A new report about Maryland's child-support system says the state discourages low-income fathers from supporting their children by setting support amounts impossibly high.
Instead of bringing in more money for families, these high payment orders lead to debts that many low-income fathers can't hope to erase - in turn encouraging men to drop out of the formal economy and away from their families, according to the report published by Baltimore's Abell Foundation.
Among the report's findings:
More than 80 percent of Maryland parents with court orders to pay child support are behind in payments, many by thousands of dollars. The average arrearage is $6,834.; in Baltimore, it is $9,100.
The state's requirement that child support paid to mothers receiving welfare go directly to the state for reimbursement, instead of to the family, gives fathers little incentive to pay.
Maryland has the fourth-highest child-support guidelines for low-income families in the country, according to a 1999 draft of an Indiana University study. For example, a parent with two children who earns $10,000 a year must pay about $2,900 in support.
The report - by Wendell E. Primus, director of income security at the Center on Budget and Policy Priorities in Washington, and research assistant Kristina Daugirdas - says the solution is a combination of debt forgiveness and incentive programs for fathers who make efforts to pay, and supplementary payments from the state that would guarantee adequate support for children.
The report drew criticism from state child-support officials, who said they have been pioneers in reaching out to low-income fathers in Baltimore with job training and a pilot program to forgive some debts.
"I was surprised they would draw the conclusion that this community was not responsive," said Teresa L. Kaiser, Maryland's director of child-support enforcement.
The Abell report says efforts to employ fathers - efforts that are under way in Maryland and a growing number of states - can be of limited success if they are not coupled with more realistic child-support orders at reward efforts to pay.
The authors recommend that the state increase health coverage for low-income fathers who are working to support their children, and create a state-funded incentive plan that would exceed, match or supplement payments, depending on the father's income.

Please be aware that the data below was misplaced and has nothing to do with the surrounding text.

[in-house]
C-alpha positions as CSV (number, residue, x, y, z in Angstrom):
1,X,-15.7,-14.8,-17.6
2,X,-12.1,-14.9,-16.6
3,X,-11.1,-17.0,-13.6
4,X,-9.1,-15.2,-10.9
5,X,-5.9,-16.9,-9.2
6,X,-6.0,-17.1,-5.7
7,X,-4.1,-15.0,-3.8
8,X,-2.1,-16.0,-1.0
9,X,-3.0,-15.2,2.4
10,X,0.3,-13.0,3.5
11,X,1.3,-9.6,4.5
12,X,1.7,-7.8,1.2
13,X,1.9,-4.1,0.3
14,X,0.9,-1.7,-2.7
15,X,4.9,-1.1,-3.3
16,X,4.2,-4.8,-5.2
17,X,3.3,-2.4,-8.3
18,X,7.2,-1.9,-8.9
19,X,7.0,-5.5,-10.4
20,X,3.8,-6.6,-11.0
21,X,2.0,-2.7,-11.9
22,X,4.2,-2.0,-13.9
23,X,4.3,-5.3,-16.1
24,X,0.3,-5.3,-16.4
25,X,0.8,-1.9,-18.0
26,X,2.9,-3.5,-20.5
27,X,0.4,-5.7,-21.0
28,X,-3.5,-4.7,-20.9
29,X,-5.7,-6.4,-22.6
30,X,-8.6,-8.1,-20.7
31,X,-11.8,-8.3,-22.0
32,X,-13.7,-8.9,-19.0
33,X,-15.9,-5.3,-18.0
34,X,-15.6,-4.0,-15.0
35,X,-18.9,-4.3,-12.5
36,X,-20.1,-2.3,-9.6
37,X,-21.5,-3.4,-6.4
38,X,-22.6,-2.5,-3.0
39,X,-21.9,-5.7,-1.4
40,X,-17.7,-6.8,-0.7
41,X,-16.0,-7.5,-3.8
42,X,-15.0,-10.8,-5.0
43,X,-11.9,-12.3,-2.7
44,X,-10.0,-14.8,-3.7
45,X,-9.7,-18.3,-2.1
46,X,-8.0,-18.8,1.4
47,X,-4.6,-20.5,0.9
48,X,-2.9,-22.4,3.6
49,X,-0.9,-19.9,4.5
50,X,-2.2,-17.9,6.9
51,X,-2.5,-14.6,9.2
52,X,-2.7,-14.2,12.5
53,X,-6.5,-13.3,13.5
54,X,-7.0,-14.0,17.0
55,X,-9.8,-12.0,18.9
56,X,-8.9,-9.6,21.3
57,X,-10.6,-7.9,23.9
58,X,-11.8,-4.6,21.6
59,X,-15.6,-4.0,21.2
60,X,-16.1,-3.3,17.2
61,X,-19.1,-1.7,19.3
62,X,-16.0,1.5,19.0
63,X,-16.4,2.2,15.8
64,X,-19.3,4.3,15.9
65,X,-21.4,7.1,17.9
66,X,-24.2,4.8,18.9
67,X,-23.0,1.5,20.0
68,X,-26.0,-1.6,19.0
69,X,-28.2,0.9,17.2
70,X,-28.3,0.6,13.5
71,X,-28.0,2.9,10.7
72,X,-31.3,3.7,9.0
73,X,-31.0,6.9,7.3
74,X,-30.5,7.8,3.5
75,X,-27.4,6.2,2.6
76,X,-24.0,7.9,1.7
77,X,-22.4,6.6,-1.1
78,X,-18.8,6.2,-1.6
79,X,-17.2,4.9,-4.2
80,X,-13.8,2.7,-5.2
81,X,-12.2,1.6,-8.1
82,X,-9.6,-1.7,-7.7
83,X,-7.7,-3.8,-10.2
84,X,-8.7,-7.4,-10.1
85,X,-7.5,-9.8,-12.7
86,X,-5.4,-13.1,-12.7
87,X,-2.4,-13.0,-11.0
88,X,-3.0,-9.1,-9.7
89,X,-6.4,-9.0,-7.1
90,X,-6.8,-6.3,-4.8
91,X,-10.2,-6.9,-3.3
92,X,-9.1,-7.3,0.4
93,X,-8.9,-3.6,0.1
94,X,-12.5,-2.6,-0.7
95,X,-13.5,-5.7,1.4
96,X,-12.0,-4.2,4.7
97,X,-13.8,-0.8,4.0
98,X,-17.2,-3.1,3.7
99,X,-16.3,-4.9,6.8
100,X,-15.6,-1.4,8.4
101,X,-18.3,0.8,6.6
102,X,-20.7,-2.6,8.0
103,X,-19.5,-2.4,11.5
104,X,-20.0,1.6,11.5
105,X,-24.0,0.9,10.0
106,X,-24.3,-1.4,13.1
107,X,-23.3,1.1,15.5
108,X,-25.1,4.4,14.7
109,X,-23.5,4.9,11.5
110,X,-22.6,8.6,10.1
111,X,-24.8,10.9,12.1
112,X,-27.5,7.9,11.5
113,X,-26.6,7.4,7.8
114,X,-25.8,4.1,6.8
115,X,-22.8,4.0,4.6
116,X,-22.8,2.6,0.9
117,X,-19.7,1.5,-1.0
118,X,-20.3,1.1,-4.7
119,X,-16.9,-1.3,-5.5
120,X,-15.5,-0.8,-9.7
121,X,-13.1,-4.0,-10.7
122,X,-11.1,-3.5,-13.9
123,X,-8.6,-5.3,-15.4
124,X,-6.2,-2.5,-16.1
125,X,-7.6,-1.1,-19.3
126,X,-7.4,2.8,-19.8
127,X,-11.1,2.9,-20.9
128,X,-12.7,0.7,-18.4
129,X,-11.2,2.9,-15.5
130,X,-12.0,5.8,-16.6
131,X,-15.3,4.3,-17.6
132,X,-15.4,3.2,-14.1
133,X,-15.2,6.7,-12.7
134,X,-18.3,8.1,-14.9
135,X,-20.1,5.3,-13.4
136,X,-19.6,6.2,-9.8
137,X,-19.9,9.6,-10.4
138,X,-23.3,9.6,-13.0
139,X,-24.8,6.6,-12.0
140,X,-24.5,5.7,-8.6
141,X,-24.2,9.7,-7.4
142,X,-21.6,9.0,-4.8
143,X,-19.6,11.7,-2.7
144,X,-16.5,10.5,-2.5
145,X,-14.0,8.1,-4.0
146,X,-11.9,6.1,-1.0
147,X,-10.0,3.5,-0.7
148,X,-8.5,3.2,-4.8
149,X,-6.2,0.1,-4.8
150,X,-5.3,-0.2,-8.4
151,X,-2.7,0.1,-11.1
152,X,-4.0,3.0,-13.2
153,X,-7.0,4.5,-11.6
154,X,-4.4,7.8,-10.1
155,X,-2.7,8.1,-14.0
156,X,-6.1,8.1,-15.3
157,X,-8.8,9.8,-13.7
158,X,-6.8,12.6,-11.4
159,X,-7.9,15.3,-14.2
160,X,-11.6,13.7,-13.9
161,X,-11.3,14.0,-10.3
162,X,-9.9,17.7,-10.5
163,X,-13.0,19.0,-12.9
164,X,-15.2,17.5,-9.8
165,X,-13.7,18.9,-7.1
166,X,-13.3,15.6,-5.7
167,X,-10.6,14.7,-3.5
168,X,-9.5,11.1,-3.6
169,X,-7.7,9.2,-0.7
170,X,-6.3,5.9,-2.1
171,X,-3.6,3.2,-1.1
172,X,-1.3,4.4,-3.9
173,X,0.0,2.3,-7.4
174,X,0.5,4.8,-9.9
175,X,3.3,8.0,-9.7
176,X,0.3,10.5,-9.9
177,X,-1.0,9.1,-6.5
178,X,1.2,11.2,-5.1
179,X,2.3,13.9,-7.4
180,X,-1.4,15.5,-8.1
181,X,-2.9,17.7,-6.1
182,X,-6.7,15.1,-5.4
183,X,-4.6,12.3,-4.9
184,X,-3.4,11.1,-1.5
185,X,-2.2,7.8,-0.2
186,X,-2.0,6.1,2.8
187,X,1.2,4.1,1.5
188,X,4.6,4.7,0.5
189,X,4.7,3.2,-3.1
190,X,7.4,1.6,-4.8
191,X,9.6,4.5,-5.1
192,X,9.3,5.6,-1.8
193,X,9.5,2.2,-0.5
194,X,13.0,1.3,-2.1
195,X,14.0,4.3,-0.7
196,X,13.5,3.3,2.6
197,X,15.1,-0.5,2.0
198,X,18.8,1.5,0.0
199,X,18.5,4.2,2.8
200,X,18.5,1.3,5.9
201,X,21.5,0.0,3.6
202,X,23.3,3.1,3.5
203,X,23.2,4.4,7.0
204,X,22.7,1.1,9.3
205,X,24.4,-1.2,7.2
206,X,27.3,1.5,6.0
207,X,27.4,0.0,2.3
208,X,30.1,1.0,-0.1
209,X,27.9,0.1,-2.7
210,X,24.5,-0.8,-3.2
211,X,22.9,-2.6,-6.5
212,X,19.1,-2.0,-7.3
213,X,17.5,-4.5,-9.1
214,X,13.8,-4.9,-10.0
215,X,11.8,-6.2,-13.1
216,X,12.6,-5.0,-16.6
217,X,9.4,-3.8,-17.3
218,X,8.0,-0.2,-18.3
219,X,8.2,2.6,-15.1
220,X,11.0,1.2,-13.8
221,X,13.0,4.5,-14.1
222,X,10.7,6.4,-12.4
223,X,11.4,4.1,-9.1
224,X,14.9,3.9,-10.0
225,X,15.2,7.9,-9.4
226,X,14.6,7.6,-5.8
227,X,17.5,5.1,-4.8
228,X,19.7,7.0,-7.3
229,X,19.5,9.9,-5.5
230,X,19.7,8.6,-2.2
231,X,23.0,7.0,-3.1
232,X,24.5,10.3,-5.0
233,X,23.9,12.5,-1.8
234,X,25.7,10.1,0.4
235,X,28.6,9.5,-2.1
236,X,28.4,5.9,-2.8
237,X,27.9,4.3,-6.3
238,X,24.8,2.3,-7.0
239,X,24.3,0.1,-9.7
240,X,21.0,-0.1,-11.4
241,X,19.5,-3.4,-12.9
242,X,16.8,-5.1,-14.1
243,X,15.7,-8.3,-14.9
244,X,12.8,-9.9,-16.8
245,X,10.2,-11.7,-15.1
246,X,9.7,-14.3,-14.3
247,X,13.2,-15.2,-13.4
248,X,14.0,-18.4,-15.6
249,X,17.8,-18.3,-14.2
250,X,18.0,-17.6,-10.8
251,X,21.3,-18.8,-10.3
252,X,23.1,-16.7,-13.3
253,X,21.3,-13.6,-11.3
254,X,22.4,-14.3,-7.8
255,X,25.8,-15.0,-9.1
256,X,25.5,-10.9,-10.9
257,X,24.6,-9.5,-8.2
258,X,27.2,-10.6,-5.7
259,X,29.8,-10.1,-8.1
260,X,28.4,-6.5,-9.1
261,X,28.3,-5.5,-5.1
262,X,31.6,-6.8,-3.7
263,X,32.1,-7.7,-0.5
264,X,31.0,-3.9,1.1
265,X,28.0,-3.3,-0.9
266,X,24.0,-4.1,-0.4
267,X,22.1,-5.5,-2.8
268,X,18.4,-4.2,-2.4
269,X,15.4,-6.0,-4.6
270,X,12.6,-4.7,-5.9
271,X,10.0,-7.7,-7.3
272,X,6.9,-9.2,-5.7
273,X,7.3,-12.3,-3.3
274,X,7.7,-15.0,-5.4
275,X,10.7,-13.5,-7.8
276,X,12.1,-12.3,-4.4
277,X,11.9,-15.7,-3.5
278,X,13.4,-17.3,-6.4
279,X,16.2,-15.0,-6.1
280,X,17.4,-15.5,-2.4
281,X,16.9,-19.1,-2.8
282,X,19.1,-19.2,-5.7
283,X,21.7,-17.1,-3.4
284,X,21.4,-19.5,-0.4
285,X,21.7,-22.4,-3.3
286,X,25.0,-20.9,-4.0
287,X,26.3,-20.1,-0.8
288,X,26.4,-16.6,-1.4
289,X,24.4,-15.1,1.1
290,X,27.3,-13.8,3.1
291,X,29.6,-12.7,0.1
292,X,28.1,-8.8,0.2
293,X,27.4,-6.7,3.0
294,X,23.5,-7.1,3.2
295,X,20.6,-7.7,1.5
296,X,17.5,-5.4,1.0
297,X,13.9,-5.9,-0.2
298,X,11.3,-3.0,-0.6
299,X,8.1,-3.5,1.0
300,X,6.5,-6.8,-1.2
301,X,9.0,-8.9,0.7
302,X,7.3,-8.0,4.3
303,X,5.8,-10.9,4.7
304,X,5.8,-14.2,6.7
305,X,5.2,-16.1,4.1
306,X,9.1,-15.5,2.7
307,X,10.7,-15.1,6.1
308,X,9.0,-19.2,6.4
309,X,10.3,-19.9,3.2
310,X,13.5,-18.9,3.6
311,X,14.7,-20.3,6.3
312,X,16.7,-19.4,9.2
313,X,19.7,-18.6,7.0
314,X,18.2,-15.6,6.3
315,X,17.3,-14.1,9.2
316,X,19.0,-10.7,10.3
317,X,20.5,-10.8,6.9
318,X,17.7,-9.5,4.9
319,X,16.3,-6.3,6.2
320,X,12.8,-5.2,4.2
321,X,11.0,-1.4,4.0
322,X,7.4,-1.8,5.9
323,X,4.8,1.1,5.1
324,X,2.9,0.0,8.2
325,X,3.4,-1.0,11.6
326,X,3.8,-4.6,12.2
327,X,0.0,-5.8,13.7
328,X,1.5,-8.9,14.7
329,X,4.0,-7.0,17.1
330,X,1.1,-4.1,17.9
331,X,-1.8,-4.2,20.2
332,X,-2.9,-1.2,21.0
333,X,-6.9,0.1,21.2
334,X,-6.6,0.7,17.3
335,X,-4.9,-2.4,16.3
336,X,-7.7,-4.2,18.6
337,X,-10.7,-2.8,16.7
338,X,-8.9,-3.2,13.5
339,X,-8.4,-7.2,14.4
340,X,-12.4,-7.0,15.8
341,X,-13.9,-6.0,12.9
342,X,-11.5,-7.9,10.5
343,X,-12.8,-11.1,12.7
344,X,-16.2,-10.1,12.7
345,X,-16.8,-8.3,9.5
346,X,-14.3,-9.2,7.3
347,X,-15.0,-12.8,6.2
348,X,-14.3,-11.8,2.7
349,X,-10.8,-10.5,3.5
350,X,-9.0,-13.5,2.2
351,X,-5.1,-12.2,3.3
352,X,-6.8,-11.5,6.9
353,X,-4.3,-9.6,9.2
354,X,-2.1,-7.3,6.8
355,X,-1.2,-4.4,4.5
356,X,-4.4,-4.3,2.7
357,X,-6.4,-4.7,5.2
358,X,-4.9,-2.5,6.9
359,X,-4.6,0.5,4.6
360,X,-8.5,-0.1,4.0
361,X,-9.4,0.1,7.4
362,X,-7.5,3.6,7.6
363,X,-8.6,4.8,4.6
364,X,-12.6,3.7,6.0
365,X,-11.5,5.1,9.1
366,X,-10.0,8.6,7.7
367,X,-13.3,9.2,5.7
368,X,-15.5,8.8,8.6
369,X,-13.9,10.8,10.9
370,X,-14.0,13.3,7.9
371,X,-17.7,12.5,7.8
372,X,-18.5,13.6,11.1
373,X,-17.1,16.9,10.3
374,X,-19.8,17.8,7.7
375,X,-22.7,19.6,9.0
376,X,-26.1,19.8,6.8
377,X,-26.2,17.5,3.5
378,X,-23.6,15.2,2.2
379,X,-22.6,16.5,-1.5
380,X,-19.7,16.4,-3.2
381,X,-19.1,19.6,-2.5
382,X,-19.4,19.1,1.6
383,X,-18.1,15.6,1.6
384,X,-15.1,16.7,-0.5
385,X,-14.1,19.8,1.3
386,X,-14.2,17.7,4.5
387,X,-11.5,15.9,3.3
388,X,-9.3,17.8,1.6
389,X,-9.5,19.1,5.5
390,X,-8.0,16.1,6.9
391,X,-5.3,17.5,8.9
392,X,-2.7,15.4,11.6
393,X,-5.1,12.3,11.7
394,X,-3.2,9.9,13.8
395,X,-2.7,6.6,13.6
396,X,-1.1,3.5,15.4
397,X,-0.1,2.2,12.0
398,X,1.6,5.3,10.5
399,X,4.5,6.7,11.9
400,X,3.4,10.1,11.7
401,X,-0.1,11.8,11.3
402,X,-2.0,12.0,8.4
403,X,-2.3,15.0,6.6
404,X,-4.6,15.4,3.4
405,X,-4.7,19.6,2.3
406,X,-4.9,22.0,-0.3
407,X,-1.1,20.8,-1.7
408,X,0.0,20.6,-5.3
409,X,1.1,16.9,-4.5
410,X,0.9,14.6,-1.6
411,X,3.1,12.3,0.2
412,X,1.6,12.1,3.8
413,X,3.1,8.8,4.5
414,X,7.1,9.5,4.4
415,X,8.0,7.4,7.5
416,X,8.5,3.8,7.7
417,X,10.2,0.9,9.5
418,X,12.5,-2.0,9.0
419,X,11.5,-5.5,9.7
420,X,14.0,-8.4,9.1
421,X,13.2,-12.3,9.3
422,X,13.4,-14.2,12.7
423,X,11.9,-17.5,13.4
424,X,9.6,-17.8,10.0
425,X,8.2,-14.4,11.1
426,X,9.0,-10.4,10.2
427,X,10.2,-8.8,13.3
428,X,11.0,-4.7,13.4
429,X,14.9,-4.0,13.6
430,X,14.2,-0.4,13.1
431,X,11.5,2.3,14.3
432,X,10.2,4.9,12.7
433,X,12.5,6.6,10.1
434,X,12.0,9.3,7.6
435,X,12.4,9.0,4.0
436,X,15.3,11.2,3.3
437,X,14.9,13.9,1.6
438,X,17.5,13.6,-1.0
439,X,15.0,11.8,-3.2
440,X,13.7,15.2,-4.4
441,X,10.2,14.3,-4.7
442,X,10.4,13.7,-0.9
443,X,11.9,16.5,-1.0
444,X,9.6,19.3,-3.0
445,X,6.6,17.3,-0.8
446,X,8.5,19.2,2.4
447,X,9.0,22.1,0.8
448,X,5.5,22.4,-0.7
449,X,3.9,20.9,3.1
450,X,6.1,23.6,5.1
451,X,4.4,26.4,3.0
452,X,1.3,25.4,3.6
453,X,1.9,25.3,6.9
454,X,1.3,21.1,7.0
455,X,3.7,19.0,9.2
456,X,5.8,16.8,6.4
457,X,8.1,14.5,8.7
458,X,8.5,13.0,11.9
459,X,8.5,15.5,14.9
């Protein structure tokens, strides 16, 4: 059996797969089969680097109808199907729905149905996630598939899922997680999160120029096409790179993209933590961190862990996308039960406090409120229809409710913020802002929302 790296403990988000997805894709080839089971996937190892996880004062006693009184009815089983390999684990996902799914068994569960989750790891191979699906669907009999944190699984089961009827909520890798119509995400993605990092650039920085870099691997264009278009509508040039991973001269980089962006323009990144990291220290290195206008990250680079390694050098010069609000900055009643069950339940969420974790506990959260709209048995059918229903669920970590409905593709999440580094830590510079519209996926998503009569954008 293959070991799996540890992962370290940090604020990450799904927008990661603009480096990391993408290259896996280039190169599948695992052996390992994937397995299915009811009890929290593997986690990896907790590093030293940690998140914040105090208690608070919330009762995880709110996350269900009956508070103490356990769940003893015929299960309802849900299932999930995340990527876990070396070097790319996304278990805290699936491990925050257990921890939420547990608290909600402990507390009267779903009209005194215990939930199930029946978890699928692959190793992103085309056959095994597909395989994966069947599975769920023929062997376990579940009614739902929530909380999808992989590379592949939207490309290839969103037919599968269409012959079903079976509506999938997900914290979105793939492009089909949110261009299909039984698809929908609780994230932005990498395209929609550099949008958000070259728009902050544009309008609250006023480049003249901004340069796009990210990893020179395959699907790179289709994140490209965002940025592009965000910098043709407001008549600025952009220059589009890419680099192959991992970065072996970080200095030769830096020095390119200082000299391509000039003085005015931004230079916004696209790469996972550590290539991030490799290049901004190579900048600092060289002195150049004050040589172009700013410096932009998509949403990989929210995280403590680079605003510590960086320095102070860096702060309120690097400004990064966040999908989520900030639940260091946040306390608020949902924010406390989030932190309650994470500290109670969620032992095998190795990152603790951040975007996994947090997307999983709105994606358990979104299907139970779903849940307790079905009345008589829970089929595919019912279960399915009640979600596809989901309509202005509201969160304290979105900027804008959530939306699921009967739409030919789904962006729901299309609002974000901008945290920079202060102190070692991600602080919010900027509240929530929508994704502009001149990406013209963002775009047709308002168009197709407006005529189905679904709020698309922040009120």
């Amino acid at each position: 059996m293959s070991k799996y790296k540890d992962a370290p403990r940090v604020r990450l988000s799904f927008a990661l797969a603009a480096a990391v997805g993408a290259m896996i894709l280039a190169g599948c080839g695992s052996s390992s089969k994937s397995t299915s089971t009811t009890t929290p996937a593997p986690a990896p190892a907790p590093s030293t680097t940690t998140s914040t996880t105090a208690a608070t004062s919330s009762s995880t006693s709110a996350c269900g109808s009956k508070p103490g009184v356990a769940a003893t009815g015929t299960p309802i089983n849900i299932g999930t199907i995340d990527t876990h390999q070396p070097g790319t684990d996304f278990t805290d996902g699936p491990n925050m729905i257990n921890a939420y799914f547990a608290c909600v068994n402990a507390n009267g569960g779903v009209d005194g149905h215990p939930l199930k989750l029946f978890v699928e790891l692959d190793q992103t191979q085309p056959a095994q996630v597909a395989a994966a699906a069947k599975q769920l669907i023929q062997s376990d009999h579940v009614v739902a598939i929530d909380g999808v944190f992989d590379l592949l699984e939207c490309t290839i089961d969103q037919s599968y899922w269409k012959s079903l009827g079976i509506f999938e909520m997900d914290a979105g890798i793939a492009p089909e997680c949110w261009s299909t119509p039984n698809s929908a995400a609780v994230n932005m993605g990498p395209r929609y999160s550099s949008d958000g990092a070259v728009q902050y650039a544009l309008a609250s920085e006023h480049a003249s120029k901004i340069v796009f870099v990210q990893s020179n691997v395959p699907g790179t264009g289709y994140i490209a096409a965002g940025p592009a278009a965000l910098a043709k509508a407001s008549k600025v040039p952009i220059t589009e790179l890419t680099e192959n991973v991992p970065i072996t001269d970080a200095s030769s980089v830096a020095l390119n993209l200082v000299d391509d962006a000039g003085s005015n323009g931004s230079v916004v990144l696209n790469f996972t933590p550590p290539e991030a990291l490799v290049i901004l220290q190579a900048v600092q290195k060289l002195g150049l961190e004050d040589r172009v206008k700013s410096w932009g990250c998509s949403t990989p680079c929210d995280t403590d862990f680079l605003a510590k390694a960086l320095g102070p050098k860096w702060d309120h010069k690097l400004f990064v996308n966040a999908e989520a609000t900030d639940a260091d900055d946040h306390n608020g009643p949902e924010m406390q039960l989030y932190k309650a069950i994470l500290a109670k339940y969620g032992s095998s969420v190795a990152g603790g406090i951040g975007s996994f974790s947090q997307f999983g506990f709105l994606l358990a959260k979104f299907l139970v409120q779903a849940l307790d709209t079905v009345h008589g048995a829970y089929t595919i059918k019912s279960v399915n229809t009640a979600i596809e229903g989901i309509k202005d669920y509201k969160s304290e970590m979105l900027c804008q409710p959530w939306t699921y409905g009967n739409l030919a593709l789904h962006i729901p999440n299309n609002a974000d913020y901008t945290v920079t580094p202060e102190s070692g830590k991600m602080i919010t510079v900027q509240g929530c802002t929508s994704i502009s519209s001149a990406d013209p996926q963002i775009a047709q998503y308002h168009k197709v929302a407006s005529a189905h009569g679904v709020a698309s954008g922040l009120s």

The report suggests that child-support payments be given directly to mothers on welfare, and that up to $400 a month of that support not be counted toward the welfare award.
Although the state formulas for calculating child support are called "guidelines," they have the force of law. Judges may deviate from them, but must specify why they have done so.
Kaiser said the Abell report, which focused on poor fathers in Baltimore city, doesn't reflect the child-support problem across the state: that three-quarters of parents who don't pay can afford to.
She acknowledged that although men in Baltimore City often are too poor to pay what is required by guidelines - 38.4 percent of each month's support bill is collected in Baltimore, compared with 62.7 percent statewide - low-income parents who live with their children are stretched just as thin.
"Yes, they're low-income dads, but these babies are desperate," Kaiser said. "The problem is, the pie isn't big enough."
Guidelines for low-income parents are under review, she said.
Robert C. Embry Jr., president of the Abell Foundation, said: "If they are reviewing the policies, that's terrific. It's our perception the low-income father has been largely ignored, and people's image of these fathers are people who can afford to pay and are not paying."
Many parents aren't aware that support orders, once issued, can be modified in court, the report says.
Michael E. Loney, an Anne Arundel County circuit judge who heads the child-support enforcement committee of the Maryland Judicial Conference, admitted that many Maryland fathers owe large debts they have little hope of paying.
The judge cautioned, however, that blanket approaches to the problem of large arrearages likely wouldn't work. "I don't think it's simple enough to just come up with a mathematical equation or statistical answer to it," he said. "Behind every one of those statistics is a family."
Most of the report's suggestions would require legislative approval. Two legislators who have been active on the issue yesterday took dim views of spending state money for broad forgiveness programs. Both cautioned that they had not seen the Abell report.
State Sen. Martin G. Madden, a Howard County Republican who co-chairs the General Assembly's joint committee on welfare reform, said the answer is earlier intervention with low-income fathers, not state forgiveness programs.
Del. Mark K. Shriver, a Montgomery County Democrat who has sponsored legislation to seize drivers' licenses from parents who don't pay, said the legislature would have to look "long and hard" before passing large forgiveness programs. "We need to demand personal responsibility," he said.